WARREN O. NELSON
Formerly Medical Director, The Population Council, Inc., Rockefeller Institute for Medical Research.
ALTHOUGH THE MAJOR SHARE of research in the limitation of fertility has thus far been directed towards the female, I think it is evident that for adequate and complete attention to birth control, all possibilities of voluntary application as such must also include methods applicable to the male. Indeed, at the present time there are various procedures whereby fertility control in the male can be achieved. Prevention of sperm entry into the female tract can be achieved by ligation of the vas deferens, by coitus interruptus or by interposing some mechanical barrier, such as the condom. These, of course, are methods that have had acceptance and are used to varying extents among the people of various cultures, but I think you will all admit that these are crude procedures. As our comprehension of the physiologic mechanisms relating to male reproduction has evolved, it has become evident that methods for the control of fertility in the male, based on physiologic principles, are quite feasible.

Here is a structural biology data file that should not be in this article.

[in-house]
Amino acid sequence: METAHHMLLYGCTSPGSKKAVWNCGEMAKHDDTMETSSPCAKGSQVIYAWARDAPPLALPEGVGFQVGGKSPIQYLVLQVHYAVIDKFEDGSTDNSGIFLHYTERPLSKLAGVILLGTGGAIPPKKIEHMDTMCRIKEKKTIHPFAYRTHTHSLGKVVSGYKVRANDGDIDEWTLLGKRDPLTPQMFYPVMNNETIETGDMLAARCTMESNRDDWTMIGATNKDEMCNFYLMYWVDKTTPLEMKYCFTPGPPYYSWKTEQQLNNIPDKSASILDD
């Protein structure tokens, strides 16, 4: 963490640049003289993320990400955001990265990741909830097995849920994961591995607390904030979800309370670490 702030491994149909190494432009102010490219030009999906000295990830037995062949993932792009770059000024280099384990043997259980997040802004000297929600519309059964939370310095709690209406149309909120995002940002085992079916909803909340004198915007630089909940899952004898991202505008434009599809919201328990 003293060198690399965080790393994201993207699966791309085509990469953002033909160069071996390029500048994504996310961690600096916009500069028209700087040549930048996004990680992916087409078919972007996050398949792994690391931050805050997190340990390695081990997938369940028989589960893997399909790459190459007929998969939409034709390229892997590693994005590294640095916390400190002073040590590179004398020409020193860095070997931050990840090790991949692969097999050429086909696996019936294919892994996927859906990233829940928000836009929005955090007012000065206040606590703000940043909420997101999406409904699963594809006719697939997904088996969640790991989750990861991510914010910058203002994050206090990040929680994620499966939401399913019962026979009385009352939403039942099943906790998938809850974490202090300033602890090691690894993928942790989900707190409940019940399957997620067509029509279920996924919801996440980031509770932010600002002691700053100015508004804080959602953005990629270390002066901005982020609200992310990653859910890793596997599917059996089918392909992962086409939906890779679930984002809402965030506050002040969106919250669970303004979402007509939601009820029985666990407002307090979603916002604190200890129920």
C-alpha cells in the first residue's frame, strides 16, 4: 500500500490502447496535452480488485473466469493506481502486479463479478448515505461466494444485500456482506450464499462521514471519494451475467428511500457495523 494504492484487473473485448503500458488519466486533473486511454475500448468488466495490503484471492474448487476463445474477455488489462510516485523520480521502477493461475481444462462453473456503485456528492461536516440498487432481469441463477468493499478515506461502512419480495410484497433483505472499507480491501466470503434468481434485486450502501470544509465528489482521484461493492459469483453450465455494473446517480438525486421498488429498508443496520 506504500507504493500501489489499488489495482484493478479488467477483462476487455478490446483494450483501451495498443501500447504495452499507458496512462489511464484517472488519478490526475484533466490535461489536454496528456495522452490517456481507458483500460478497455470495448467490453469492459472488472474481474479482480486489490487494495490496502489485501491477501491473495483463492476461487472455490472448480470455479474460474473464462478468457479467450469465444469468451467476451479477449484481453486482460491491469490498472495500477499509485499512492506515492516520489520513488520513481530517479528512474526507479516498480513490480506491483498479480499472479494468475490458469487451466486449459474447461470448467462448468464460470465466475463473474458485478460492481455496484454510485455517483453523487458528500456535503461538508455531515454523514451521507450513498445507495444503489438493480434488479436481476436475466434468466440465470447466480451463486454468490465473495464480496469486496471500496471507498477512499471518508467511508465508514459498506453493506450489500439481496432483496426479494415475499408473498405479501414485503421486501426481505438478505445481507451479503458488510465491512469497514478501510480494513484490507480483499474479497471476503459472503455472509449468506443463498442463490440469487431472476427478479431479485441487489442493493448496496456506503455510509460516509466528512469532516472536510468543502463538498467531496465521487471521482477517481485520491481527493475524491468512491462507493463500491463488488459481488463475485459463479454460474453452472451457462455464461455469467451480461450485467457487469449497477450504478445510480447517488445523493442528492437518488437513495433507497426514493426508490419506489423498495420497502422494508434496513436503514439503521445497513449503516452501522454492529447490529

There are several points in the male reproductive process that are quite vulnerable to interference. For example the physiologic maturation of sperm that is undergone in the epididymis is a possible method. We know virtually nothing of the fundamental mechanisms of this process. Moreover the phenomenon known